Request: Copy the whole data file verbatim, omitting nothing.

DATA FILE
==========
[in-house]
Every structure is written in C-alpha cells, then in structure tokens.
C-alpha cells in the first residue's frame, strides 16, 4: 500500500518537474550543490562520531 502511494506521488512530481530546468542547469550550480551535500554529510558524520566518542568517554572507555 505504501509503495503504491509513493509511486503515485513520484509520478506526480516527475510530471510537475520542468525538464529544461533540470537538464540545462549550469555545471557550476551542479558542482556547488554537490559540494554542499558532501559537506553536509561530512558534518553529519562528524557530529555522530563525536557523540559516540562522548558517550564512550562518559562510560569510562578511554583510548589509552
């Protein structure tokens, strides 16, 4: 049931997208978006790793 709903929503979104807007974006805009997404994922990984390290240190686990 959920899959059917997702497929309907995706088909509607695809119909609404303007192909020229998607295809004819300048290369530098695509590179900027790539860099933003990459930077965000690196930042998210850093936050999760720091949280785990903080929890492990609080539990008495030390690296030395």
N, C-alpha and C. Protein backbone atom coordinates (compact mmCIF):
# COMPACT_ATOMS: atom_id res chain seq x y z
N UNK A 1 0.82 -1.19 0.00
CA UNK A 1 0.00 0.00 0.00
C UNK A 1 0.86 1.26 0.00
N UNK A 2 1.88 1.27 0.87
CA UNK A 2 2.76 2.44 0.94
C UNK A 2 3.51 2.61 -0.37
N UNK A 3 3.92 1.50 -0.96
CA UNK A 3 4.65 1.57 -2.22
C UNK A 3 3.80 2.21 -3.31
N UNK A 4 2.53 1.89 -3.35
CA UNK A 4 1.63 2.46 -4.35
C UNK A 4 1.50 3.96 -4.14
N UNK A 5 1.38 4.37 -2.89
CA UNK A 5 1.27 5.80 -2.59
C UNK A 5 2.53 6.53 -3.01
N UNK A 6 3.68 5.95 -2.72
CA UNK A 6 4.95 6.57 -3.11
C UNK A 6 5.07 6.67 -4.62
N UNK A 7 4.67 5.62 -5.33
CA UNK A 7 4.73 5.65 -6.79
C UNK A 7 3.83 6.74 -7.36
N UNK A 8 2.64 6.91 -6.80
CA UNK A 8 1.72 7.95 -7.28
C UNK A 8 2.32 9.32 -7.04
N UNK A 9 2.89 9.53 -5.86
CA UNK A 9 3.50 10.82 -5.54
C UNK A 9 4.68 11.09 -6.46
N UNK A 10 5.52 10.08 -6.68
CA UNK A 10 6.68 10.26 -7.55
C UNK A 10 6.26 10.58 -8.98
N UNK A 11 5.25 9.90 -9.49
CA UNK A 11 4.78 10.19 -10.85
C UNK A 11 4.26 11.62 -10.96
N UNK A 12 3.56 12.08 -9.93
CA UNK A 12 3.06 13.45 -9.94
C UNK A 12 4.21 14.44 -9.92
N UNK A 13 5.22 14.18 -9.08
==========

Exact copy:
[in-house]
Every structure is written in C-alpha cells, then in structure tokens.
C-alpha cells in the first residue's frame, strides 16, 4: 500500500518537474550543490562520531 502511494506521488512530481530546468542547469550550480551535500554529510558524520566518542568517554572507555 505504501509503495503504491509513493509511486503515485513520484509520478506526480516527475510530471510537475520542468525538464529544461533540470537538464540545462549550469555545471557550476551542479558542482556547488554537490559540494554542499558532501559537506553536509561530512558534518553529519562528524557530529555522530563525536557523540559516540562522548558517550564512550562518559562510560569510562578511554583510548589509552
């Protein structure tokens, strides 16, 4: 049931997208978006790793 709903929503979104807007974006805009997404994922990984390290240190686990 959920899959059917997702497929309907995706088909509607695809119909609404303007192909020229998607295809004819300048290369530098695509590179900027790539860099933003990459930077965000690196930042998210850093936050999760720091949280785990903080929890492990609080539990008495030390690296030395």
N, C-alpha and C. Protein backbone atom coordinates (compact mmCIF):
# COMPACT_ATOMS: atom_id res chain seq x y z
N UNK A 1 0.82 -1.19 0.00
CA UNK A 1 0.00 0.00 0.00
C UNK A 1 0.86 1.26 0.00
N UNK A 2 1.88 1.27 0.87
CA UNK A 2 2.76 2.44 0.94
C UNK A 2 3.51 2.61 -0.37
N UNK A 3 3.92 1.50 -0.96
CA UNK A 3 4.65 1.57 -2.22
C UNK A 3 3.80 2.21 -3.31
N UNK A 4 2.53 1.89 -3.35
CA UNK A 4 1.63 2.46 -4.35
C UNK A 4 1.50 3.96 -4.14
N UNK A 5 1.38 4.37 -2.89
CA UNK A 5 1.27 5.80 -2.59
C UNK A 5 2.53 6.53 -3.01
N UNK A 6 3.68 5.95 -2.72
CA UNK A 6 4.95 6.57 -3.11
C UNK A 6 5.07 6.67 -4.62
N UNK A 7 4.67 5.62 -5.33
CA UNK A 7 4.73 5.65 -6.79
C UNK A 7 3.83 6.74 -7.36
N UNK A 8 2.64 6.91 -6.80
CA UNK A 8 1.72 7.95 -7.28
C UNK A 8 2.32 9.32 -7.04
N UNK A 9 2.89 9.53 -5.86
CA UNK A 9 3.50 10.82 -5.54
C UNK A 9 4.68 11.09 -6.46
N UNK A 10 5.52 10.08 -6.68
CA UNK A 10 6.68 10.26 -7.55
C UNK A 10 6.26 10.58 -8.98
N UNK A 11 5.25 9.90 -9.49
CA UNK A 11 4.78 10.19 -10.85
C UNK A 11 4.26 11.62 -10.96
N UNK A 12 3.56 12.08 -9.93
CA UNK A 12 3.06 13.45 -9.94
C UNK A 12 4.21 14.44 -9.92
N UNK A 13 5.22 14.18 -9.08